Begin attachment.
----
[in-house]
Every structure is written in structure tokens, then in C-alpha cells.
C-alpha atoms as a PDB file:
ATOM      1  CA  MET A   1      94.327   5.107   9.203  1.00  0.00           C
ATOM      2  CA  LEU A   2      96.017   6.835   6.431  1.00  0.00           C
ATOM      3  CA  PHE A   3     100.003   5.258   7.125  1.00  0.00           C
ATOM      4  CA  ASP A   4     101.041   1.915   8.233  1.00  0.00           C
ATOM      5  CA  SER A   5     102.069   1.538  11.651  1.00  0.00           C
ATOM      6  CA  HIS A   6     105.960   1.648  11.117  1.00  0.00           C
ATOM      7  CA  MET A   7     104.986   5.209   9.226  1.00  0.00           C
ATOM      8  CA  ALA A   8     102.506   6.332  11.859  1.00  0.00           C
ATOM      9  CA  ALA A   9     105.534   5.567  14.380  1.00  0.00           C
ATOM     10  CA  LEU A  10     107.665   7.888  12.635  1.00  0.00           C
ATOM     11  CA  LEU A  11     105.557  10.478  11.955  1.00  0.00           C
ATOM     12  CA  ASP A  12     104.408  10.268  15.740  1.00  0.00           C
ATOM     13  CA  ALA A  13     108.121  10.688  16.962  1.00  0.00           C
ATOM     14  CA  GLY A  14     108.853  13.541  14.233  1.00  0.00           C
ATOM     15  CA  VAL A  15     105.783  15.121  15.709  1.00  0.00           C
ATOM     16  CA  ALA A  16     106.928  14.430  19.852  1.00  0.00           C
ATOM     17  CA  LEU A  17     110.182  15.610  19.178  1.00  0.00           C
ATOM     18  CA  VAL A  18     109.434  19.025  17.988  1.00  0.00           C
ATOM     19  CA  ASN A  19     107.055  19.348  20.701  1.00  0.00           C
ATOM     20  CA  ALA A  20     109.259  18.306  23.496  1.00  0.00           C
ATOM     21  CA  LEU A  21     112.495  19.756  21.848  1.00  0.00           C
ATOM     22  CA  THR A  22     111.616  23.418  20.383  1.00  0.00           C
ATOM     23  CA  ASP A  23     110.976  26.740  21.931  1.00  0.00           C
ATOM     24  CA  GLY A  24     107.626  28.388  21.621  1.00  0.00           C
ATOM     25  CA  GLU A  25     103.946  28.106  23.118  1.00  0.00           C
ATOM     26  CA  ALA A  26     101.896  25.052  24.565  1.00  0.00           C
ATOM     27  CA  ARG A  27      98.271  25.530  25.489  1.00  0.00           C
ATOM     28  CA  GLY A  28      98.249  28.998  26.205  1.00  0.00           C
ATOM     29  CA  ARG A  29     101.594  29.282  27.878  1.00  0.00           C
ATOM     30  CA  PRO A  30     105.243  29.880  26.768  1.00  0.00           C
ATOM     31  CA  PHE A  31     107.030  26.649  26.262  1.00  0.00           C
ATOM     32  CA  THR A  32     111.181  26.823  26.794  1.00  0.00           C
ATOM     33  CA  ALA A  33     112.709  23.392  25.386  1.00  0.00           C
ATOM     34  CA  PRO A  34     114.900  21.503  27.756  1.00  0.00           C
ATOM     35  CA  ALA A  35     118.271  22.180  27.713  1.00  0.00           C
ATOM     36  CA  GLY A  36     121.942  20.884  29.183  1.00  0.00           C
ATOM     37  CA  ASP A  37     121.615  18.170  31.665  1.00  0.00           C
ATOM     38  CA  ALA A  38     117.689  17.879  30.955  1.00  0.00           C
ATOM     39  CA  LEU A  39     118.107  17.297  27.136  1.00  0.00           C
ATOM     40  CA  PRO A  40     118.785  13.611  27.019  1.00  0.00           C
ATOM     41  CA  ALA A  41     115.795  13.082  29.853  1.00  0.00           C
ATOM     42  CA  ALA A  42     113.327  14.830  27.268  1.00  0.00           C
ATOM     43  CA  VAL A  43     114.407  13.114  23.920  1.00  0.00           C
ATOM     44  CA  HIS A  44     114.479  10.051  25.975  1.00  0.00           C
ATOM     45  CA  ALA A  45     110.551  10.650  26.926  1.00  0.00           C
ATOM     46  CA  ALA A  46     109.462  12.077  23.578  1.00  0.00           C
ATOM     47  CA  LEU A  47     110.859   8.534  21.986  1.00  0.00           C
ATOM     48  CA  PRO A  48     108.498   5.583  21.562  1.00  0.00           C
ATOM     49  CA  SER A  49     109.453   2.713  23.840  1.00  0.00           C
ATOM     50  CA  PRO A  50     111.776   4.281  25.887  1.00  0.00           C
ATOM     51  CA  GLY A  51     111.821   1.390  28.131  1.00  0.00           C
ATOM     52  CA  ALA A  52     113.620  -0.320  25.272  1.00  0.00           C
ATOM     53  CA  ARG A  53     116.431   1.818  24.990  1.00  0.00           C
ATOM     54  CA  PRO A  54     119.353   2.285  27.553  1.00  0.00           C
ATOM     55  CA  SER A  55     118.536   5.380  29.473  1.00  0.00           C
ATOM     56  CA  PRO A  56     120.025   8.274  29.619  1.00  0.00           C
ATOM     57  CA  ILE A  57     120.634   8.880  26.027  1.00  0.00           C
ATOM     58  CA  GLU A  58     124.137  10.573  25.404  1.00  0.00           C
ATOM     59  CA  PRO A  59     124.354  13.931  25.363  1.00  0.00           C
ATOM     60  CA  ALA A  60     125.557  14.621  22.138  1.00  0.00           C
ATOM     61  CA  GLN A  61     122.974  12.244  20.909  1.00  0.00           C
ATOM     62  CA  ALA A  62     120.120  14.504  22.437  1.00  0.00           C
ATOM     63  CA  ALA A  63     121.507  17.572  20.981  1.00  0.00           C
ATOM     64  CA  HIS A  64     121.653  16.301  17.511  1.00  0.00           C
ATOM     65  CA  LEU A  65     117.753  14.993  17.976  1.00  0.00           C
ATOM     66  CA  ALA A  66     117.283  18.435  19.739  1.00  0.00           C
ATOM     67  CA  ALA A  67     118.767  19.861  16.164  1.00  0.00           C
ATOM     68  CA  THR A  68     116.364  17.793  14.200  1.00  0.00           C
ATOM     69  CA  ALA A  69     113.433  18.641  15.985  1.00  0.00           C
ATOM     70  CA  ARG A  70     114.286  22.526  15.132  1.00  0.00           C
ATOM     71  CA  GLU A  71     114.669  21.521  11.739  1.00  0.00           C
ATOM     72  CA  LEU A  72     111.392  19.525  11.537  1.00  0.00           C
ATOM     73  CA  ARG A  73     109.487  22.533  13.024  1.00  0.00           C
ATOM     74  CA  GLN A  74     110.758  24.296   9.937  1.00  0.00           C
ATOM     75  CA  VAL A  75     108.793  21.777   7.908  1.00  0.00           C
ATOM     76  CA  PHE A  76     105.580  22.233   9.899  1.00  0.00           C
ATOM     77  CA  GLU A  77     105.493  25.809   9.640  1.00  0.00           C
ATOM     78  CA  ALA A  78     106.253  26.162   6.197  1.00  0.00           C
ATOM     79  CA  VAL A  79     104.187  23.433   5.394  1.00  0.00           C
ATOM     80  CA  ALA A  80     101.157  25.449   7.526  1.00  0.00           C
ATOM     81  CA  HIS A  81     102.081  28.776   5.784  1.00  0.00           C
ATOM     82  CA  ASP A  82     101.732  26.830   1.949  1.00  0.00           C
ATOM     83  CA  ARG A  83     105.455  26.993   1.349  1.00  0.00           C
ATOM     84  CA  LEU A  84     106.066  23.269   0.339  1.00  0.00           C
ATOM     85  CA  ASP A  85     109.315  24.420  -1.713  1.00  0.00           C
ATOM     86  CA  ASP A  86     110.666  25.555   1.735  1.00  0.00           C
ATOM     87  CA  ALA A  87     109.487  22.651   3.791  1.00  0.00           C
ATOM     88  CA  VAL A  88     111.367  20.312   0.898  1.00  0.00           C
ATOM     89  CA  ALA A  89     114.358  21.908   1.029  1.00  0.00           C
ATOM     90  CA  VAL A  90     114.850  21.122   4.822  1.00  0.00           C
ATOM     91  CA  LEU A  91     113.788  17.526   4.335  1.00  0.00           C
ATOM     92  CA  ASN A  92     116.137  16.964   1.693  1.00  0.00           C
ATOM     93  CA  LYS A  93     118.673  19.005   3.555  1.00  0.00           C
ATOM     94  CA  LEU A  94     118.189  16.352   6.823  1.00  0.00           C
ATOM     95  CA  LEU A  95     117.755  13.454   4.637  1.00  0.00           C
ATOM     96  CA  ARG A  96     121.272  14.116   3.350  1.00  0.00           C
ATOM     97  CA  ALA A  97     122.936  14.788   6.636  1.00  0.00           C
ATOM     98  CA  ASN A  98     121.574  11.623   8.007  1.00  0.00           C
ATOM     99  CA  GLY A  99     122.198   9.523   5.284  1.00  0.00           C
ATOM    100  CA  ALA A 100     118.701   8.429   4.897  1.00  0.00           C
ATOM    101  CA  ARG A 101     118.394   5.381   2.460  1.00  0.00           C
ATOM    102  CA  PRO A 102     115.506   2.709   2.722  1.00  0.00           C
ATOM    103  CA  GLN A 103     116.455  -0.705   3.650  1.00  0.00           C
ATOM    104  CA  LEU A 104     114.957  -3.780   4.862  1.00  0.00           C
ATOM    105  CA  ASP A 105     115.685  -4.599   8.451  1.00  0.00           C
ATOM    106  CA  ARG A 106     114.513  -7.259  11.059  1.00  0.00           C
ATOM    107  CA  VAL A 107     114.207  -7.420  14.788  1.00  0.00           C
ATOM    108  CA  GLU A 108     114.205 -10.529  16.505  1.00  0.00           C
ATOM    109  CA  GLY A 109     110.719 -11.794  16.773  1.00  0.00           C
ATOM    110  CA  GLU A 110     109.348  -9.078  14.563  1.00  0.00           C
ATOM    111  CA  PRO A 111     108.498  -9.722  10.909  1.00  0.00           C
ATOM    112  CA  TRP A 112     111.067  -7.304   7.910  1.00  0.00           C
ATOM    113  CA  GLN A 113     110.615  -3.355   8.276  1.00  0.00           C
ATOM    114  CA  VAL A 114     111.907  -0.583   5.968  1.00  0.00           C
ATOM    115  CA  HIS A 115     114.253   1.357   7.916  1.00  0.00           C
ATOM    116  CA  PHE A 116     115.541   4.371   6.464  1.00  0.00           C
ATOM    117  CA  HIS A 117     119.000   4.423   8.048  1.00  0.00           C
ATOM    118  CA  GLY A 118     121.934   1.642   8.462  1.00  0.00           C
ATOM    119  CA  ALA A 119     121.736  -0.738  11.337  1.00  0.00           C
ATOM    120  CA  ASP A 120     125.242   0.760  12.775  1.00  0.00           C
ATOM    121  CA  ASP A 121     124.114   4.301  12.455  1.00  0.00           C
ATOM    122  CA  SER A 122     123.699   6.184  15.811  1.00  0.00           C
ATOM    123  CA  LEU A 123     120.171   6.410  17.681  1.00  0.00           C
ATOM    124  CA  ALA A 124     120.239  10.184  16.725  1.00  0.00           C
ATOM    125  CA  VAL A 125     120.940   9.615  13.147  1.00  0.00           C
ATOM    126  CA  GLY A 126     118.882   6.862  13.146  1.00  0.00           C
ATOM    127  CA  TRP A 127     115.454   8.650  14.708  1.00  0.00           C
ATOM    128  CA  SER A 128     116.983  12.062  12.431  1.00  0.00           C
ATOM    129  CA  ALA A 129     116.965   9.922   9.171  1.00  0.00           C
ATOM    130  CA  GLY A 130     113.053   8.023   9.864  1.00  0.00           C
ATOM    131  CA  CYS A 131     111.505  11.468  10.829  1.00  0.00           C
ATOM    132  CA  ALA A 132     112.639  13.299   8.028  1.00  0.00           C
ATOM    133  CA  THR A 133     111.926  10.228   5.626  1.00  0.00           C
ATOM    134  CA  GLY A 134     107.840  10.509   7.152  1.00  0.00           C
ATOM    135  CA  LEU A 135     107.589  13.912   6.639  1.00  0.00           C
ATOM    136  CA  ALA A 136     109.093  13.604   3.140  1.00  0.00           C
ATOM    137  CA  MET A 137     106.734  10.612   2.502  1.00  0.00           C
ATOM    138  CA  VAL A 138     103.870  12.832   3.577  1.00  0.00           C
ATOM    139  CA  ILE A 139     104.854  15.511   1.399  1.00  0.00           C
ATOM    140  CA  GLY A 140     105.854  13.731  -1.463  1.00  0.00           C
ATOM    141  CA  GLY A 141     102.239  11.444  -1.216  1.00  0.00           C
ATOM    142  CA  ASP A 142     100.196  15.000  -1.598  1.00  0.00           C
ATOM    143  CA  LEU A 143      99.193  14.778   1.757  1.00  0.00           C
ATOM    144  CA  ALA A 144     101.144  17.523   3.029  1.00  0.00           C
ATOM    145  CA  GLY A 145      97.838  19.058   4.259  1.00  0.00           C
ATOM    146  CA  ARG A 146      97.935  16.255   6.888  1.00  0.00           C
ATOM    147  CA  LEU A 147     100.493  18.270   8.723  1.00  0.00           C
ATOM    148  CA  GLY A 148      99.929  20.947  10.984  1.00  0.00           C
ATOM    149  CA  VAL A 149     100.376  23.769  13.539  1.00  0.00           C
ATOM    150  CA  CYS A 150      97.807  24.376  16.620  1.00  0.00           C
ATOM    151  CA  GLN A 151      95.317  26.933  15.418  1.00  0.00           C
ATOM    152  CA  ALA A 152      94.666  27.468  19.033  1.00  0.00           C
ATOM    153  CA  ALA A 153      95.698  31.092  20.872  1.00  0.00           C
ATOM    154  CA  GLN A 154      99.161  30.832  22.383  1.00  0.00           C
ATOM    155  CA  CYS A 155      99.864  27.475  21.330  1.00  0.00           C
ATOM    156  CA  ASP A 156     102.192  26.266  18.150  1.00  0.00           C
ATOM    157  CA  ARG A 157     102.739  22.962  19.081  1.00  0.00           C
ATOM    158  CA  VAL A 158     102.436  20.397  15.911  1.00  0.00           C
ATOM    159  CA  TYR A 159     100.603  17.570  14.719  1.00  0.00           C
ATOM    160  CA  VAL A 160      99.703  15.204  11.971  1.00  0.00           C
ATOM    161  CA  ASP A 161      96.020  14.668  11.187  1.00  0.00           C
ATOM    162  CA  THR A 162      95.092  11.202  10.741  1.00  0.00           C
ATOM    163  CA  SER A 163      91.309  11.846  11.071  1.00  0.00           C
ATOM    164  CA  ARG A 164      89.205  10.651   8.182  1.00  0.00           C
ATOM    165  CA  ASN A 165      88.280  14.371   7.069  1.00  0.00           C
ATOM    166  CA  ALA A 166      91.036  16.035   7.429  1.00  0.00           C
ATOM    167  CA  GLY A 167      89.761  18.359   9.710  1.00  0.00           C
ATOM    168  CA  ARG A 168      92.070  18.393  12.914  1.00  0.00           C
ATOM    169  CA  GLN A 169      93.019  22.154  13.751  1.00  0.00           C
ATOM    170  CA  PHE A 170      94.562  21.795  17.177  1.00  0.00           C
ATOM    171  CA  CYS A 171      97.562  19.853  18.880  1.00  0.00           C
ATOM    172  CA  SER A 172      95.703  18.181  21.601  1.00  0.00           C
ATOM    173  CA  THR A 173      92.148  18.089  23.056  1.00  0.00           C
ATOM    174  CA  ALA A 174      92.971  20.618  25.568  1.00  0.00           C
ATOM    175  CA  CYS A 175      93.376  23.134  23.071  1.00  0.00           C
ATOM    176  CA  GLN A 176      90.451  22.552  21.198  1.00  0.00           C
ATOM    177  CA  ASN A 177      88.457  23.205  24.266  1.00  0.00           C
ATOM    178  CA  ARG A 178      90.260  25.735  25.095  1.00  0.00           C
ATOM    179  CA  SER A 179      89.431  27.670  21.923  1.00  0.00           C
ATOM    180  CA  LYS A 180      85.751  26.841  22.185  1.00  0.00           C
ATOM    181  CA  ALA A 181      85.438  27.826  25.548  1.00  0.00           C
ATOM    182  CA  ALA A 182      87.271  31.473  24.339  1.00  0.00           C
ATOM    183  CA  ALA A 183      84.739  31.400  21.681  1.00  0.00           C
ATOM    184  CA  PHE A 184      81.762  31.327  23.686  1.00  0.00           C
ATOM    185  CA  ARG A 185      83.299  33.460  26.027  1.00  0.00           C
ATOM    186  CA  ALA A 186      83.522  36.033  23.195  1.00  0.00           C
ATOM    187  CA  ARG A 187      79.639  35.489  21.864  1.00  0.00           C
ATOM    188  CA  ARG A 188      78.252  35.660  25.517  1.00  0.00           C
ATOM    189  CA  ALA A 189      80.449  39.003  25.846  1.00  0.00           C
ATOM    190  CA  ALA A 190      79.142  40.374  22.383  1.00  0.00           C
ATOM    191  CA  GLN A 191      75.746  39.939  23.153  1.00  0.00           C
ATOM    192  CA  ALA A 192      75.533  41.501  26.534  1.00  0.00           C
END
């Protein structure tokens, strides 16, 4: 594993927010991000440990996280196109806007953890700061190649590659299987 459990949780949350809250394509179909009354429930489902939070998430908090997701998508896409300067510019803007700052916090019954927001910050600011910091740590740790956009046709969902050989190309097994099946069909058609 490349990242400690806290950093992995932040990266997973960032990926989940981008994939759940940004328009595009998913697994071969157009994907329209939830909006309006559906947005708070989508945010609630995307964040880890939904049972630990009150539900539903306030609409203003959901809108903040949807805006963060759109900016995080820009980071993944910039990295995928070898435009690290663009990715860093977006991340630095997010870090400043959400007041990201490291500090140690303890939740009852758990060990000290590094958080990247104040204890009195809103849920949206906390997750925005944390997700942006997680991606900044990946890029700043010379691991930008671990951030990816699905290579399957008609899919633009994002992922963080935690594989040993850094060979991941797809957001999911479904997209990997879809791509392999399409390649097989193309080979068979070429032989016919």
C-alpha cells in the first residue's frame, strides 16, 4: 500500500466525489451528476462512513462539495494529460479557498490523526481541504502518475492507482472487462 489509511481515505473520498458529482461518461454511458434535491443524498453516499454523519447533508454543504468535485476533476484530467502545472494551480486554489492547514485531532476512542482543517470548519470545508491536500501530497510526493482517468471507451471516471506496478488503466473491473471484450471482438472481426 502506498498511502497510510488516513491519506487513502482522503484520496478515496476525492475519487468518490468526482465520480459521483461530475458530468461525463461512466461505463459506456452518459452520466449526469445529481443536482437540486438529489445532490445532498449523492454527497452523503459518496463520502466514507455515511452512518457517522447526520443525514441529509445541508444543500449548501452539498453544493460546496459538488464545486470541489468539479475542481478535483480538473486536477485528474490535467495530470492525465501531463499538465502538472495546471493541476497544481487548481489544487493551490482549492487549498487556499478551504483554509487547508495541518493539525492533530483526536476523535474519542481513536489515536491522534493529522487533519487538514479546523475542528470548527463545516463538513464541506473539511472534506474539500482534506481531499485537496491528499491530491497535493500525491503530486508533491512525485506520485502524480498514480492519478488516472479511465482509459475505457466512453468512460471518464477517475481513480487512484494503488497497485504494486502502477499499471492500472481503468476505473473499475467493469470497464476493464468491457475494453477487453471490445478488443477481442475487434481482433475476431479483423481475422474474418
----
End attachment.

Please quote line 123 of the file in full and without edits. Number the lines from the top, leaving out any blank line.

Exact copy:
ATOM    120  CA  ASP A 120     125.242   0.760  12.775  1.00  0.00           C